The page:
chapter examines the processes of women’s marginalization arising

through their alienation from the CPRs that are the basis of their sustenance

(p. 126).

Part 2 of the volume, ‘Policies, Programmes and The State’, turns to the

role of the state and other agencies. Usha Ramanathan critically examines

the notion of ‘eminent domain’ and the power that it bestows on the state

to exercise control over and acquire land within its territory in the name

of ‘public purpose’ (p. 136). Harsh Mander looks at the complicity and

active abetment by the state government of Gujarat in the carnage of

2002, which led to the internal displacement of about a half a million

people. This chapter discusses how, for the first time in independent

India, a government refused to provide relief and rehabilitation to

groups from the minority community. While this chapter is the only

one in the volume that does not focus on development-induced

displacement, its conclusions are still relevant to the broader purpose of

the book.

Hari Mohan Mathur focuses on gender issues in resettlement planning

by drawing on examples from different projects and states across India.

Mathur points to the lack of gender-related data and gender-sensitive

officials in planning and implementation, which ultimately deepens

gender biases. This chapter also focuses on attempts by donor agencies

to integrate gender concerns into their respective resettlement programmes.

It concludes by highlighting emerging best practice and offering

recommendations that could ensure gender equity in resettlement

planning (p. 167). Revisions to the World Bank’s resettlement policy are

the focus of Dana Clark’s chapter. There is a lacuna between the

Bank’s policies and practices due to pervasive tensions between the

Bank and its borrowers. Moreover, the word ‘gender’ does not appear

anywhere in its policy and in the revision process the Bank took no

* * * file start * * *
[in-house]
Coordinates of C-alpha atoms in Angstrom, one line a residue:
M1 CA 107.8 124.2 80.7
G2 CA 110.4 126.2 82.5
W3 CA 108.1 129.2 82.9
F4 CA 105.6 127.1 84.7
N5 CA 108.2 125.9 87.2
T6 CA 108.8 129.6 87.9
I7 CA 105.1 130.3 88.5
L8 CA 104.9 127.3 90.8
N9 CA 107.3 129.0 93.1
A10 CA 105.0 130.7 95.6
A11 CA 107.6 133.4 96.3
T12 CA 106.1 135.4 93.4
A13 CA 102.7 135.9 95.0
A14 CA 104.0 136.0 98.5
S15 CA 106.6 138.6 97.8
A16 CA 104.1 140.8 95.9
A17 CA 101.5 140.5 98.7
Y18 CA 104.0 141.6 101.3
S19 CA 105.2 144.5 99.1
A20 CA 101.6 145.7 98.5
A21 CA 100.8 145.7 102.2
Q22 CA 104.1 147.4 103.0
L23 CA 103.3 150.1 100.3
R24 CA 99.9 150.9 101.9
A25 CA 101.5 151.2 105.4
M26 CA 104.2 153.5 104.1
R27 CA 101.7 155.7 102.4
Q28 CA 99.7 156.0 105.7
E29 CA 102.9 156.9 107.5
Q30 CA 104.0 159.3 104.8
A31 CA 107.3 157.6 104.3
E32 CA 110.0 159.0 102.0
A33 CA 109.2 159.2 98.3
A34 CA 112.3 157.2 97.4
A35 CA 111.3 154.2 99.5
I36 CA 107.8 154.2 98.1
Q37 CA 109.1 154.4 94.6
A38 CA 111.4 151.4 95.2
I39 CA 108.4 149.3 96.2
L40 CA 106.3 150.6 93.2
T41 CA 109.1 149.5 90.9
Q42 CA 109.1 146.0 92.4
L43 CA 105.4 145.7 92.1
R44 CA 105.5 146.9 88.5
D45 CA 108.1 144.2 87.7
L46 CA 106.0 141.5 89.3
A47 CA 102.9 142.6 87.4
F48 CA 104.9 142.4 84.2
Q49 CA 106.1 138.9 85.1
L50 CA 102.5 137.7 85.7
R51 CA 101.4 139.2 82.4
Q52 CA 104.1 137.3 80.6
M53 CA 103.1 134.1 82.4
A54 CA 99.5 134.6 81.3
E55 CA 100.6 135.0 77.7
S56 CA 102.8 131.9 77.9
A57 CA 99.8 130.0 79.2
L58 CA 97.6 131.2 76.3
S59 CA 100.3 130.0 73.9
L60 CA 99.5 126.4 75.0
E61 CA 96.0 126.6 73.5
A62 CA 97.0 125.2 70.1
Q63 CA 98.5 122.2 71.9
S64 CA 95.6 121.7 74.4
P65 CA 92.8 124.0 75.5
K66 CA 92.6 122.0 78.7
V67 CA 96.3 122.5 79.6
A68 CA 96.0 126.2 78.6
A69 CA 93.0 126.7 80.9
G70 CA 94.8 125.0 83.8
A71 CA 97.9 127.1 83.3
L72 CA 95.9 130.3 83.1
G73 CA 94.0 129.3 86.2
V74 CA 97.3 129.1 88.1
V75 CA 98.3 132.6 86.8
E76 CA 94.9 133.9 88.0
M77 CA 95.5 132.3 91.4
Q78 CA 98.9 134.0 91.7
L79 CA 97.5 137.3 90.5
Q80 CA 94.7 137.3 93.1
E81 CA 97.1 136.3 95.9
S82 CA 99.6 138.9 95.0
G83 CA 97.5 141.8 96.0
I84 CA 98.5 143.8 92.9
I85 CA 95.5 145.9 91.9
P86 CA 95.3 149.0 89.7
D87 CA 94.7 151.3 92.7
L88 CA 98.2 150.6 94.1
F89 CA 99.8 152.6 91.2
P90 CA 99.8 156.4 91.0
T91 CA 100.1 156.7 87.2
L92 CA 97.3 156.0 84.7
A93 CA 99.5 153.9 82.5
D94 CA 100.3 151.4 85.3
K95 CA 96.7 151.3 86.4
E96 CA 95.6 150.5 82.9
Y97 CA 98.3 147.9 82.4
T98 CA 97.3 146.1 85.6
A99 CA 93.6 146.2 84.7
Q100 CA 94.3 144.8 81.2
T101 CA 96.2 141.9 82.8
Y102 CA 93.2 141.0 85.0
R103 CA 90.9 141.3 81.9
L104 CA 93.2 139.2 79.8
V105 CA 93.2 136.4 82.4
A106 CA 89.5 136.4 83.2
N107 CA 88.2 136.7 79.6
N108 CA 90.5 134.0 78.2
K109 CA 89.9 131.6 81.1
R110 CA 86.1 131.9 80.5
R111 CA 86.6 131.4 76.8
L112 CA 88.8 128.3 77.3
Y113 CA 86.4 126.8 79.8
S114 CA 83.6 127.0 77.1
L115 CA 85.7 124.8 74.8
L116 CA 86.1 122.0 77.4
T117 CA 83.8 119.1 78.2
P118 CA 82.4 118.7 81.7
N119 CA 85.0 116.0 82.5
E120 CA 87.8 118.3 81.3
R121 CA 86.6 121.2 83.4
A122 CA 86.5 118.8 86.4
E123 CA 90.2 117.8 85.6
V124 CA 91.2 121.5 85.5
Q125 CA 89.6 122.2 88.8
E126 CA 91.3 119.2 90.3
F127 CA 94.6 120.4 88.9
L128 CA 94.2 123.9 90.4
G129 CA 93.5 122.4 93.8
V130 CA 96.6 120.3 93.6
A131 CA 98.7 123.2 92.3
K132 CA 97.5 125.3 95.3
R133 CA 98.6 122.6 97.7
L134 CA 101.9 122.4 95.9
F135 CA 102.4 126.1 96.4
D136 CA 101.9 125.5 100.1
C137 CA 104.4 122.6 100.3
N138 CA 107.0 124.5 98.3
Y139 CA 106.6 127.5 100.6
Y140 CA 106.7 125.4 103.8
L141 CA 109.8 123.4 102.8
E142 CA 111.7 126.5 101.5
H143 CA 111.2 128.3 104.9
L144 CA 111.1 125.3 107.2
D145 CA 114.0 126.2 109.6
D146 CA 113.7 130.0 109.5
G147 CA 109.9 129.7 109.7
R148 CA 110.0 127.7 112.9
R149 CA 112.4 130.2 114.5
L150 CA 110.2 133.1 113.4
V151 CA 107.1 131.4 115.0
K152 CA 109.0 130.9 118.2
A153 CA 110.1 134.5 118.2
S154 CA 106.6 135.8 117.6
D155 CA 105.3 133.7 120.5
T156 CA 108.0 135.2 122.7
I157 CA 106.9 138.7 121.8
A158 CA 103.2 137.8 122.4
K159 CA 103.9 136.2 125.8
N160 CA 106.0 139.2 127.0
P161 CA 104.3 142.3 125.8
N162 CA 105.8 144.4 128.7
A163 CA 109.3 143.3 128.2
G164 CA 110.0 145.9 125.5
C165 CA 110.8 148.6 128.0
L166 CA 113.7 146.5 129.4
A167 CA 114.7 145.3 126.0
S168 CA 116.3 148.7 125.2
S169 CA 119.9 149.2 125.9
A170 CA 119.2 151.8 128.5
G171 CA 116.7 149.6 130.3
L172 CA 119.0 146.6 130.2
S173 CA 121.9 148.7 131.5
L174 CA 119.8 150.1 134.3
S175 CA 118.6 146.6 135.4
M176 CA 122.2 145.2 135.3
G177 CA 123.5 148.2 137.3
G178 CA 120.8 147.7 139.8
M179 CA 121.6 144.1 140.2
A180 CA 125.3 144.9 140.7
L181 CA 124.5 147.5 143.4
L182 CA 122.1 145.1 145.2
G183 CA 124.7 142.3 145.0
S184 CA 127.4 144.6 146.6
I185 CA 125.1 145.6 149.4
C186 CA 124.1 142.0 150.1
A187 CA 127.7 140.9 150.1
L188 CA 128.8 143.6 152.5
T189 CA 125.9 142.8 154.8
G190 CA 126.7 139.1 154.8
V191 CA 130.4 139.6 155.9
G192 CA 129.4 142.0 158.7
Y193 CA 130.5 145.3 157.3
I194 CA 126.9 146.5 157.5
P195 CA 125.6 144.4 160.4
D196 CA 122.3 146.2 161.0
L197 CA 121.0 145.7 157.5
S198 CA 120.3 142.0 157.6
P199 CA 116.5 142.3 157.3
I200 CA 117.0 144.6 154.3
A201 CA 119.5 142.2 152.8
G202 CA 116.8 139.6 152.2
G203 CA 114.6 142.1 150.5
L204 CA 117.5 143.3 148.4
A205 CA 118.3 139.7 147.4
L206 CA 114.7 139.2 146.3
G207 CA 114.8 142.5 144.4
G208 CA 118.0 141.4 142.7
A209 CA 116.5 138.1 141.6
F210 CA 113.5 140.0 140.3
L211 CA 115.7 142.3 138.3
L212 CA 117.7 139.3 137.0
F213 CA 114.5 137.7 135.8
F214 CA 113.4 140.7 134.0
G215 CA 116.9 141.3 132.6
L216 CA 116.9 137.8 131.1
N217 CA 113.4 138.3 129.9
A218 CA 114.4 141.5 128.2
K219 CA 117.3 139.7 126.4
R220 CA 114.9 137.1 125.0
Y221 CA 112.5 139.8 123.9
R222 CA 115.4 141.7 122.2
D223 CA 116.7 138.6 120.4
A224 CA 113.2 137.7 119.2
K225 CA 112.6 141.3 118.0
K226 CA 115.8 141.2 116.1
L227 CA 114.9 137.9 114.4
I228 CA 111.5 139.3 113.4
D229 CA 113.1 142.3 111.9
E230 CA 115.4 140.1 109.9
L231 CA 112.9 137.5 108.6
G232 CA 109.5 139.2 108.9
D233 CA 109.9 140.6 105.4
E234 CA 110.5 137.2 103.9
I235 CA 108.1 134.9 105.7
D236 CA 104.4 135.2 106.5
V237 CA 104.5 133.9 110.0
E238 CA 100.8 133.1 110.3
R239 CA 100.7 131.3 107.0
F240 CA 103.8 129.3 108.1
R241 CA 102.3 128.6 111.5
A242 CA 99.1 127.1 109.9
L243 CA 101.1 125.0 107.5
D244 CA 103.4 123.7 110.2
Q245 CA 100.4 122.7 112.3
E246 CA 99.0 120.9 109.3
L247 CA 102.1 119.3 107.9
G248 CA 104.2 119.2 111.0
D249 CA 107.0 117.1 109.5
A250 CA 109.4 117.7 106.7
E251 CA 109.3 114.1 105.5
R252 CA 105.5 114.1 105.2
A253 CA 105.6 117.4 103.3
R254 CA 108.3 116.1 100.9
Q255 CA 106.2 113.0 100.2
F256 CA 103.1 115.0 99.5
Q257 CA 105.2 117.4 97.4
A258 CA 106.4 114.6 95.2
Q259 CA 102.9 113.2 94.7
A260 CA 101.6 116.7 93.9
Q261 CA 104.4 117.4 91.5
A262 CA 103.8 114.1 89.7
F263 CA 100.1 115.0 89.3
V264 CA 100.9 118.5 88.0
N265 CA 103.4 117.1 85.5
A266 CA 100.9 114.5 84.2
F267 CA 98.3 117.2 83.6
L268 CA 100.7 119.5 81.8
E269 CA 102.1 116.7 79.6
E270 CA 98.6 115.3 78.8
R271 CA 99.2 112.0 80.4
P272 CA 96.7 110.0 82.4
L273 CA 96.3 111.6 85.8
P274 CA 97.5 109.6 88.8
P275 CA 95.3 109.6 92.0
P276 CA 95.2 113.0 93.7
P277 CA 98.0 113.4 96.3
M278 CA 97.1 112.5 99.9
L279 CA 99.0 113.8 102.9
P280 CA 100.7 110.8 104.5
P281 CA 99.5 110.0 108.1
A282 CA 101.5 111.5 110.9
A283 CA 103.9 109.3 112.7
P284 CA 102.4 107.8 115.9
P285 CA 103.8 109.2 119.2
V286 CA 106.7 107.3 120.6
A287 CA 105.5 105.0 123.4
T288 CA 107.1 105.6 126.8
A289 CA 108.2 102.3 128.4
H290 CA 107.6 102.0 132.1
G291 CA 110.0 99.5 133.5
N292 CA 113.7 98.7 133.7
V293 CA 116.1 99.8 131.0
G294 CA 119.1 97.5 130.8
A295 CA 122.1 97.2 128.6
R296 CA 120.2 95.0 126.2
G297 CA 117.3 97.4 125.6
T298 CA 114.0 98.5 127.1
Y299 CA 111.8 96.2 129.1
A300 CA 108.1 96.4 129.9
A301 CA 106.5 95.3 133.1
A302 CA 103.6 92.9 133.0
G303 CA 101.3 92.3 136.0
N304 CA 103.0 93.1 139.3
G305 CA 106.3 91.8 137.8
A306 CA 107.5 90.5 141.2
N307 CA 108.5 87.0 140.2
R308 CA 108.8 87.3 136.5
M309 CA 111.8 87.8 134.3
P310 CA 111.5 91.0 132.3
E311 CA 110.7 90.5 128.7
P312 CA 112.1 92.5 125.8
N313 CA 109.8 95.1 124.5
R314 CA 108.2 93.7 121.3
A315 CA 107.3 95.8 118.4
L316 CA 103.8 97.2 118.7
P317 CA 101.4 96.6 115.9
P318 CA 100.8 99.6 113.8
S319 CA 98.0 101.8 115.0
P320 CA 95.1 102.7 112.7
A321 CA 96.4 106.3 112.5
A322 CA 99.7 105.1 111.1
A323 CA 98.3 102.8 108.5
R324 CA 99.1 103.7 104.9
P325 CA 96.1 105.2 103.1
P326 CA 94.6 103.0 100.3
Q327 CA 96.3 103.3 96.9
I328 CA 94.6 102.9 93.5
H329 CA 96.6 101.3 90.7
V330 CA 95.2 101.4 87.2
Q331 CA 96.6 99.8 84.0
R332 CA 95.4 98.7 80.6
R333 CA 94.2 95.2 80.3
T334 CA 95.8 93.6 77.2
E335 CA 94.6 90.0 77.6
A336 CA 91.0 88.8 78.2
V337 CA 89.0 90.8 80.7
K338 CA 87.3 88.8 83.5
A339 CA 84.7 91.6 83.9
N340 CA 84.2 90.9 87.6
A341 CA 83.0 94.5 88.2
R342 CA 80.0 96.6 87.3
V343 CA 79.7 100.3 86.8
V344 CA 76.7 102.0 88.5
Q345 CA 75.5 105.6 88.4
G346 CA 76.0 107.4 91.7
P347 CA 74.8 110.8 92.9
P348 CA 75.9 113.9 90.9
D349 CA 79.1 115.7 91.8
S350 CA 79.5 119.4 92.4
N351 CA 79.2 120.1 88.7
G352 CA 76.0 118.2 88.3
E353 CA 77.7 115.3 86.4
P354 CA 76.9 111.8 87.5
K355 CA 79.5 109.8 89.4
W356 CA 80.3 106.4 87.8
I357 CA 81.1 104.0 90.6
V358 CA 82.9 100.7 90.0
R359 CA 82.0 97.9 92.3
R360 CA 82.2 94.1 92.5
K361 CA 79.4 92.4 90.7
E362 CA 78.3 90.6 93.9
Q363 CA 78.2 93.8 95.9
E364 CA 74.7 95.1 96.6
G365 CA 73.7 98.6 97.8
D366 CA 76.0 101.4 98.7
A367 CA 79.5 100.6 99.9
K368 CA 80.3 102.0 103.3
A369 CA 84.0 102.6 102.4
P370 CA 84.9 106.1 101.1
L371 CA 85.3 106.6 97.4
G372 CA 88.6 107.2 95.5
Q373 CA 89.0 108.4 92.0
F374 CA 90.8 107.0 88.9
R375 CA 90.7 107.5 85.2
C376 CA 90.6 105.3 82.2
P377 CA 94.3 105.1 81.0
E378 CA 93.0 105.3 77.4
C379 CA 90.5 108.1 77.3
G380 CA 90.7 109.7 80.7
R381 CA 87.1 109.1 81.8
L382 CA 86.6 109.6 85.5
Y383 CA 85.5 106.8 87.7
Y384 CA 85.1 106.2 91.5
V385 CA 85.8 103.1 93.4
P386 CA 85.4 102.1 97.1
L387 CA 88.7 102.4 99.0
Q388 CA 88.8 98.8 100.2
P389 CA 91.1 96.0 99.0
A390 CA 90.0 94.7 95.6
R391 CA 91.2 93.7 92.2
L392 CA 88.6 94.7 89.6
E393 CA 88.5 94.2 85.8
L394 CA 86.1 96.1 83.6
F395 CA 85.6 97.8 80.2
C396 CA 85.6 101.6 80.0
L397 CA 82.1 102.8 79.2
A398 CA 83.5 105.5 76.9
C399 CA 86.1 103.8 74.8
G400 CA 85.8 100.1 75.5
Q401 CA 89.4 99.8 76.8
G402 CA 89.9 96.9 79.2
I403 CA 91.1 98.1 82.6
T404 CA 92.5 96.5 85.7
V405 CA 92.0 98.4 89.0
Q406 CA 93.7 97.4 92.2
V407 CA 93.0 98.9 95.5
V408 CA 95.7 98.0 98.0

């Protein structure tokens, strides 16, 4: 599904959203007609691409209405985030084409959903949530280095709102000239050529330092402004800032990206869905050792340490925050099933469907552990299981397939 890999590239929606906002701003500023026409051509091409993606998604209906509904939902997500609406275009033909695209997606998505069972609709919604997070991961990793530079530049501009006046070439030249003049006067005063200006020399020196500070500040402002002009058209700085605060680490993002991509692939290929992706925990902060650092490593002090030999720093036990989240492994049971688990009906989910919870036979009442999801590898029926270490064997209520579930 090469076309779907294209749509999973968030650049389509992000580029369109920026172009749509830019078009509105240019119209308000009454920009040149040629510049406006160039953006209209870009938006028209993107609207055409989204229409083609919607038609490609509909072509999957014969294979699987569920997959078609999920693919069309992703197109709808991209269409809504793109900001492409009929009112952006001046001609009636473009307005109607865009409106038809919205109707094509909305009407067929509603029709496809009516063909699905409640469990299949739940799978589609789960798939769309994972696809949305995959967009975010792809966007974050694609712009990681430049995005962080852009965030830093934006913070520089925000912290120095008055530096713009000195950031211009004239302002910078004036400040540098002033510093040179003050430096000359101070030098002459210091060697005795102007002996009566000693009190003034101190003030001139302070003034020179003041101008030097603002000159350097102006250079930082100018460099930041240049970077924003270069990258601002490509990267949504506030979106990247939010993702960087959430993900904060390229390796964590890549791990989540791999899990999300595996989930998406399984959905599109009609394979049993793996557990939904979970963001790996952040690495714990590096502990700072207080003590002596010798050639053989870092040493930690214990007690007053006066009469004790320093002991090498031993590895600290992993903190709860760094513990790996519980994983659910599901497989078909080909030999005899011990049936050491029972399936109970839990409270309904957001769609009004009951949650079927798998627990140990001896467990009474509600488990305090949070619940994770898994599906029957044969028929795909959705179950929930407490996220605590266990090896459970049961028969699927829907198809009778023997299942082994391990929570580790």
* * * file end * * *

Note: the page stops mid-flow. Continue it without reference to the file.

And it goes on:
proactive steps to address gender issues or to improve the status and

rights of women in the context of displacement (p. 199). Finally, in this

section, Deepa Shankaran analyses the gender dimensions of Orissa

state policy on Resettlement and Rehabilitation, focusing on the key

issues relevant to the burgeoning mining industry in Orissa and its

impact on Adivasi women and other groups (p. 228).

Part 3, ‘Gender Struggles against Displacement’, focuses on displaced

women and men as ‘social agents’ who are actively bringing about

social and political change. The three chapters in this section are written

by grassroot activists, who are public figures and have dedicated their

lives to fighting for social justice. Ravi Rebba and K. Bhanumathi draw

attention to the struggle of tribal communities and civil society organizations

against mine displacement in Andhra Pradesh. This activism eventually

led to the Samatha Judgement, which mandated that tribal lands in

scheduled areas cannot be leased out to non-tribals for mineral exploitation.

Next, in a moving testimony of personal transformation and

growth through struggle, Ramkuwar describes how her village today

lies submerged under the reservoir of the Man dam. Chittaroopa Palit’s

closing chapter asks whether women experience displacement differently

from men. She then explores the role of women in struggles against displacement

and looks at biases against women in resettlement policies. Her

chapter ends by locating displacement and resettlement issues within

wider debates about development, globalization and privatization,

which create the overwhelmiing context for displacement and pauperization

(p. 282).

Overall, this book is both challenging and unique in terms of links it

draws between theory and practice. It should be a useful resource for

those interested in interdisciplinary research on gender, displacement and

development.

Reference

Kasi, E. (2007) An anthropological study of livelihoods: a case of two Sugali settlements

in Anantapur district of Andhra Pradesh, un-published PhD thesis, University of

Hyderabad, Hyderabad, India.

Eswarappa Kasi

Department of Anthropology, School of Social Sciences, University of Hyderabad, Hyderabad,

Andhra Pradesh, India; email: kasieswar@gmail.com, kasieswar@yahoo.com

doi:10.1093/cdj/bsq006